“The Physics of Brand” is a book due out this summer that’s at the top of my must-read list. It’s written by three of the best thinkers around: Aaron Keller of Capsule (a brand design firm), Renee Marino of Cupitor (a firm hired to value brands), and Dan Wallace of Idea Food (which develops brand strategies and marketing plans). Our team at Antenna has been hearing a lot of buzz about the ideas in this book from local CMOs:
“This should be your handbook for modern branding. “The Physics of Brand” is what most marketing books aren’t—fun to read right from the first page, engaging and generous in its trove of brand knowledge, and up-to-this-minute current with how the marketplace works today.”
— Mark Addicks, Former CMO at General Mills
“Making moments, accelerating velocity, building trust and creating value… The Physics of Brand mashes classic marketing and modern reality with thought experiments to provoke experienced and aspiring marketers alike.”
— Jeff Jones, Executive Vice President & Chief Marketing Officer at Target Corporation
We recently interviewed Dan Wallace to learn more.
What inspired you to write this book?
The book began over two beers between Aaron Keller and myself in 2002. We talked about ways the Internet might disrupt branding and marketing and how amazing the concept of experiential marketing was. Then a simple insight came to us: Brands and people interact across space and time, and those intersections were important areas of study.
The idea stuck in our heads, but frankly we didn’t know what to do with the insight until Aaron met Renee Marino, a former mathematician for missile scientists, who then became a CPA and finance professional with a focus on the appraisal of intellectual property, including brands. Renee liked the insight and offered to work with us.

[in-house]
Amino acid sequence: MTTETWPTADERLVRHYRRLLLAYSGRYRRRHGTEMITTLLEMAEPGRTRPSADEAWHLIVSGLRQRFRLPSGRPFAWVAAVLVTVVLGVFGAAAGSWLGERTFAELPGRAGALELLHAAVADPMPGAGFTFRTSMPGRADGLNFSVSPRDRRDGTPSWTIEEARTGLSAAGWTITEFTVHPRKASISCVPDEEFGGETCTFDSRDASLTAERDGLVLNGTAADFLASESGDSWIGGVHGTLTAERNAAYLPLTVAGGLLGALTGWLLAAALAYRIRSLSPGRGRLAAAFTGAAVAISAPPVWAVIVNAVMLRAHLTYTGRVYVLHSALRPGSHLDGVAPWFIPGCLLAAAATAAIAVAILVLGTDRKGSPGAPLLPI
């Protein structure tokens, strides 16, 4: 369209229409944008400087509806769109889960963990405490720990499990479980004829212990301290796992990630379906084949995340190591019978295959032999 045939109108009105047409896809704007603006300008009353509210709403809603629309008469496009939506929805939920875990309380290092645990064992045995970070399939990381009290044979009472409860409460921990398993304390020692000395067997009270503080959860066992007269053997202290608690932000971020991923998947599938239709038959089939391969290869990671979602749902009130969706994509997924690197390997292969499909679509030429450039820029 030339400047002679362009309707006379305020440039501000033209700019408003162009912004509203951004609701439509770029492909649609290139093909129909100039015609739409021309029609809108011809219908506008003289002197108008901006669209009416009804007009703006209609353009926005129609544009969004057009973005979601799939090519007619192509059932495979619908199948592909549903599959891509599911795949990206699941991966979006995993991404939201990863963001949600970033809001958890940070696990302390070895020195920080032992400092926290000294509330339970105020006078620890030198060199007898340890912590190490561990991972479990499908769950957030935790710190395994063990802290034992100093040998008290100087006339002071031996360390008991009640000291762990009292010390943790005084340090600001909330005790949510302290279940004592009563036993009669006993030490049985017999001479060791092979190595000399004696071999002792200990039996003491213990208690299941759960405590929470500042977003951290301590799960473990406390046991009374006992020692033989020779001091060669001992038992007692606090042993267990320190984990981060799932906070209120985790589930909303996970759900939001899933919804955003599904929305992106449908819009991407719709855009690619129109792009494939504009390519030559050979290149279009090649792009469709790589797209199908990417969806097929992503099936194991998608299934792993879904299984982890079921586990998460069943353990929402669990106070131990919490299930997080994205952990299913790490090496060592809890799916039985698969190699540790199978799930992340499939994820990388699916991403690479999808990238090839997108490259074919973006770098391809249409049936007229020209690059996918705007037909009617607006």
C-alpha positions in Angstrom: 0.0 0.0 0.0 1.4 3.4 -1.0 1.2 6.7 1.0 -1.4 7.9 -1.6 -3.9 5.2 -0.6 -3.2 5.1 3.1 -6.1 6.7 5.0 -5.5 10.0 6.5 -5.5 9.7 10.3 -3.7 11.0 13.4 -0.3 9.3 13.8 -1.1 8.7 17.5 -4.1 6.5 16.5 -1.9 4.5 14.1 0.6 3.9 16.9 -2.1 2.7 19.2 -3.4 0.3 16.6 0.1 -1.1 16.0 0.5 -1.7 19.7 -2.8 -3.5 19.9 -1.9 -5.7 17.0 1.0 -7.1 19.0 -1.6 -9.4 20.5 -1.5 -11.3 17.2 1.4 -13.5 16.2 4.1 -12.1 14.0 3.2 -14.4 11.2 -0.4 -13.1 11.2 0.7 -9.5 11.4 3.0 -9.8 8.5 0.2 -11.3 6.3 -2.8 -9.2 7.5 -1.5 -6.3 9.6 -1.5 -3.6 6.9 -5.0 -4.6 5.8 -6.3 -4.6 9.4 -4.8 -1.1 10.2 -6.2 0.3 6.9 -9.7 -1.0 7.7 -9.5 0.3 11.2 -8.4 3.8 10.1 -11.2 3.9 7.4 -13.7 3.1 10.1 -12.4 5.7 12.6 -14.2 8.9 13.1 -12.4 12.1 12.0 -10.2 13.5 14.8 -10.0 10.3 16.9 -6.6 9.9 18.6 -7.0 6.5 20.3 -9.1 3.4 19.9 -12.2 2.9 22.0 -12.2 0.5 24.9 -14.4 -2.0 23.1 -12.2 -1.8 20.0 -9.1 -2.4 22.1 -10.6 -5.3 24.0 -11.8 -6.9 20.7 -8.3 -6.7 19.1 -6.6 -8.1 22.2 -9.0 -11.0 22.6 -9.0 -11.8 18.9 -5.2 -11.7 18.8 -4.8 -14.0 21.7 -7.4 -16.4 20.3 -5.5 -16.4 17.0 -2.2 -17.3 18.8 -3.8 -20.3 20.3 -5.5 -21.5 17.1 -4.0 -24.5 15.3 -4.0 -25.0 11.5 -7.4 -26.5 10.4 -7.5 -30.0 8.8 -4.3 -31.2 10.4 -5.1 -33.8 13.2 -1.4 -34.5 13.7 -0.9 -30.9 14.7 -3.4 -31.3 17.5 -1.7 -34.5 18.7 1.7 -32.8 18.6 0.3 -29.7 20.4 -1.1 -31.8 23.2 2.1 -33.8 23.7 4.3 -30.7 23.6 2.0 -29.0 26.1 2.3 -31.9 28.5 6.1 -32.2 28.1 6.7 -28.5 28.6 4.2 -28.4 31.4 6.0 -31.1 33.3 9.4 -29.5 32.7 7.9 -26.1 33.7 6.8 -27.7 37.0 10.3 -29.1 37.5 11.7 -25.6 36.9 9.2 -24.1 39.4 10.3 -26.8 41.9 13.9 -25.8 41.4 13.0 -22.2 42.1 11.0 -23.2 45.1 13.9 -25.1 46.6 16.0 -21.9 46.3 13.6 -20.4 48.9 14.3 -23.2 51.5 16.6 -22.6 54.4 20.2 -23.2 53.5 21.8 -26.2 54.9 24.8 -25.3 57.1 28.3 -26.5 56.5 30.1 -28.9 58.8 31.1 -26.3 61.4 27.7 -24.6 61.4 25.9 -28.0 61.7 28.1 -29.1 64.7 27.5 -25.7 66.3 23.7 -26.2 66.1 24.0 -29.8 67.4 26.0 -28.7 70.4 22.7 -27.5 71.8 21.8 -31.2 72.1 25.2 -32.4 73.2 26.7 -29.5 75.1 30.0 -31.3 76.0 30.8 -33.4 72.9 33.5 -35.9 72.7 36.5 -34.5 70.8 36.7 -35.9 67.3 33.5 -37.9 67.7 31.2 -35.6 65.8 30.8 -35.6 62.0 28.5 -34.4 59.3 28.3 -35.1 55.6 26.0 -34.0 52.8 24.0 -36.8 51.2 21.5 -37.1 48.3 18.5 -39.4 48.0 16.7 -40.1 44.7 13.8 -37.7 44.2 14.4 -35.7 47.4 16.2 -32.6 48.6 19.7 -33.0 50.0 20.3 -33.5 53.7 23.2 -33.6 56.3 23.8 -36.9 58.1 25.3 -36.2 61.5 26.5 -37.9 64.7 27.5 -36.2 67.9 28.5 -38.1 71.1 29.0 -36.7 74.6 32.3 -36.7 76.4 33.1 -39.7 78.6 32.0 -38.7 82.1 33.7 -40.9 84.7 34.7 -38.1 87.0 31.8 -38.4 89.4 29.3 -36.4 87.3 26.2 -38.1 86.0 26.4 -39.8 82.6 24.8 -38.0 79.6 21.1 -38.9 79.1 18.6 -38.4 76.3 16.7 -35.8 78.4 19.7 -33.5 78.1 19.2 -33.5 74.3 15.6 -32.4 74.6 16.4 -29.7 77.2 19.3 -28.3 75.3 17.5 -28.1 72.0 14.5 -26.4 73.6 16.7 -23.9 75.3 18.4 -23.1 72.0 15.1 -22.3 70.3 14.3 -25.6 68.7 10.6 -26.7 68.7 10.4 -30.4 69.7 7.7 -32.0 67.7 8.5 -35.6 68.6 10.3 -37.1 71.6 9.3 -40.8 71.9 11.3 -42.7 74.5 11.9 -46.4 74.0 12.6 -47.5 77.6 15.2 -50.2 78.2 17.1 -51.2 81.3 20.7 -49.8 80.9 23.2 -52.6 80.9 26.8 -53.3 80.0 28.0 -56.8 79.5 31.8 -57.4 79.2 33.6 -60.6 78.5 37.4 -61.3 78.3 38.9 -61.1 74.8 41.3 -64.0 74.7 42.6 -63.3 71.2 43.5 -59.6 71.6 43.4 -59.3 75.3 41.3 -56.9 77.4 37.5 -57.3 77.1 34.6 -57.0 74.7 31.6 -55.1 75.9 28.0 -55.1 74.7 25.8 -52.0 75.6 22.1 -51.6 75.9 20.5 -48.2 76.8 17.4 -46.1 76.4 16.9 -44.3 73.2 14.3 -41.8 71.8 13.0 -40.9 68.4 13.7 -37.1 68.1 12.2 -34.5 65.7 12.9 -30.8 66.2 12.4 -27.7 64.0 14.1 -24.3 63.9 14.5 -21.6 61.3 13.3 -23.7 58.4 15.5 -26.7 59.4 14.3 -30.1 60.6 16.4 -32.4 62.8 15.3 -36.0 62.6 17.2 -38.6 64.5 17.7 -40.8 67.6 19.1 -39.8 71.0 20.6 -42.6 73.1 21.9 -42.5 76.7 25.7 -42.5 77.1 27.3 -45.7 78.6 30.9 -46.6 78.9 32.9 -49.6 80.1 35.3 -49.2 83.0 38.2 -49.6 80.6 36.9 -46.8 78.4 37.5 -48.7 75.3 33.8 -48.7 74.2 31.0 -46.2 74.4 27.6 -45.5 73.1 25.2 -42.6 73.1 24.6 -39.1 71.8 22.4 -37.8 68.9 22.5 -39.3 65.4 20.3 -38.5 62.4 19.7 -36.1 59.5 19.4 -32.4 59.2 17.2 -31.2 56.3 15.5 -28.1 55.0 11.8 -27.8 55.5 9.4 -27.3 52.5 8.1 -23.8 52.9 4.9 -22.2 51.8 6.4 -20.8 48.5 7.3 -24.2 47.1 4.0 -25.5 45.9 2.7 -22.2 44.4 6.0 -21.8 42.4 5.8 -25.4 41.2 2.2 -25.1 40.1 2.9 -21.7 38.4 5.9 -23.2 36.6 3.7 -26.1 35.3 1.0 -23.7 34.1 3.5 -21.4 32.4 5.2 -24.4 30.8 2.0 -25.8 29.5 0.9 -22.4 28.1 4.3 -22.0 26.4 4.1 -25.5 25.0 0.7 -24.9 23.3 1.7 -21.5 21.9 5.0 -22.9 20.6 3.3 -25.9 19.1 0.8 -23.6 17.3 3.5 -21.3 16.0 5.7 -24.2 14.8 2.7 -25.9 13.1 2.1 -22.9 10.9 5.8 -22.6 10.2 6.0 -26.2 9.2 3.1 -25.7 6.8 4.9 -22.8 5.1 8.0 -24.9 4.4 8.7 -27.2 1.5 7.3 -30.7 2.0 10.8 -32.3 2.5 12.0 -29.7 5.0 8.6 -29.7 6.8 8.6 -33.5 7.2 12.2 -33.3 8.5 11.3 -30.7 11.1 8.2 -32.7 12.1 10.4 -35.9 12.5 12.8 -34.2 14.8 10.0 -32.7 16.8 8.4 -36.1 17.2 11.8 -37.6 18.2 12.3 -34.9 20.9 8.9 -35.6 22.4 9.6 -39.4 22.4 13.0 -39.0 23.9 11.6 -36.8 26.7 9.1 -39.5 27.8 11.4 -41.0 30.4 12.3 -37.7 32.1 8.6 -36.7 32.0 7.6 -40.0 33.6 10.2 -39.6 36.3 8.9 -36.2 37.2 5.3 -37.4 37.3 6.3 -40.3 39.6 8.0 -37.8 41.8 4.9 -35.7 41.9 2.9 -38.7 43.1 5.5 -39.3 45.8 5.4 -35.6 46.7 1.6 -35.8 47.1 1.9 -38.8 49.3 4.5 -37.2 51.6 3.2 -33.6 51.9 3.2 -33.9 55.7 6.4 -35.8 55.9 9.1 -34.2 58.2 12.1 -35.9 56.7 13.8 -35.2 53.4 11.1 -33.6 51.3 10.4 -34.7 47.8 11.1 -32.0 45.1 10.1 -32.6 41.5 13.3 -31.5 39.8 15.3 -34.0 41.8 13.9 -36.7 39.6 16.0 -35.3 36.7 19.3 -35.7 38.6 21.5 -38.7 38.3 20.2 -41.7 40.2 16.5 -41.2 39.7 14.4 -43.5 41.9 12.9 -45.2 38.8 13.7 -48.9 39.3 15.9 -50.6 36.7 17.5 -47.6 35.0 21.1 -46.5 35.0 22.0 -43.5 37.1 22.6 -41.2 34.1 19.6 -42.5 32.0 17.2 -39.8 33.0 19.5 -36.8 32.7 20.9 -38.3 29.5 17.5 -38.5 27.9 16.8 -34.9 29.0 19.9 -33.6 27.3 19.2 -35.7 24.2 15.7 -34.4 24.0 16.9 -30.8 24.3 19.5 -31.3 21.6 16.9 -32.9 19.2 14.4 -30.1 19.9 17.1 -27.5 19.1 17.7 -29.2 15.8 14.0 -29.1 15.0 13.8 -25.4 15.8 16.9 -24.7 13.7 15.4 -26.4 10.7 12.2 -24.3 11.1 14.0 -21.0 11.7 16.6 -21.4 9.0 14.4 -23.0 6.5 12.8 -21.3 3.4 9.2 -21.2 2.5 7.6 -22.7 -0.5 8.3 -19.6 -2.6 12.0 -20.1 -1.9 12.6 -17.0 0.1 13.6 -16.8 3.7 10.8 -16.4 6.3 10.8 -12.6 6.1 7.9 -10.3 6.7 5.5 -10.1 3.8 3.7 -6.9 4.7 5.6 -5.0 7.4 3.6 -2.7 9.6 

What's your favorite takeaway or big idea from the book?
Tough question. There are so many. One big takeaway is that brands live and die in memories, and that multisensory stimulation by a brand across time and space creates stronger memories. Most people think of branding as communication, and communication is important to gain trial, but the brand really comes to life in the moments when people use the brand. We also came up with three logical frameworks that outline how brands work in time, space and in brains. And we did deep dives into neuroscience and big data. Renee’s data simulations proved that branded products provide an oversized return to brand owners, customers and society.
What did you learn while writing this book?
We learned a great deal about brands, of course, but for me the most exciting lesson was how to research, develop, and co-write new theory together with partners from different disciplines. We borrowed the U.S. Federal structure to help us contain conflict and spark creativity. Since Aaron had written two successful brand books, he was the lead writer, or our “President.” Aaron had final say on style and the book is written in Aaron’s voice. Since Renee testifies in court, she was our judge, and she added precision to our thinking. My role was legislative, to organize and develop ideas, and also to edit Aaron’s text. It was a lot of work, but we are a now a high-performance team. We also learned that the learning keeps going. Each time I speak I learn about how others interpret our ideas.
What did you want marketers to know and learn?
We want to help marketers become better at thinking through the interdependent systems behind brands and branding — to imagine how brands and people could better interact across time and space. The three new theoretical models we developed focus readers’ attention on the elements of brands that matter. Our reviewers have said that the book sparked their imagination. That’s success in our eyes.
What brands do you love? What brands do you keep an eye on for fresh ideas?
Aaron is a fan of Apple, Patagonia and Starbucks. Renee is a fan of Lifetime Fitness. And I’m a huge fan of Google Drive — we wrote the entire book in Drive, with no versioning at all. The big brand ideas seem to be coming out of the Venture Capital brands, such as Y Combinator and Kleiner Perkins. We are amazed by Slack, Uber and Airbnb. I find fresh ideas through my Twitter lists and my Digg reader.
“The Physics of Brand” is available on pre-order on Amazon and if you order, send an email to email@example.com to receive a PDF of the introduction and chapter one, along with graphics of the time, space and Jacob’s Ladder models.
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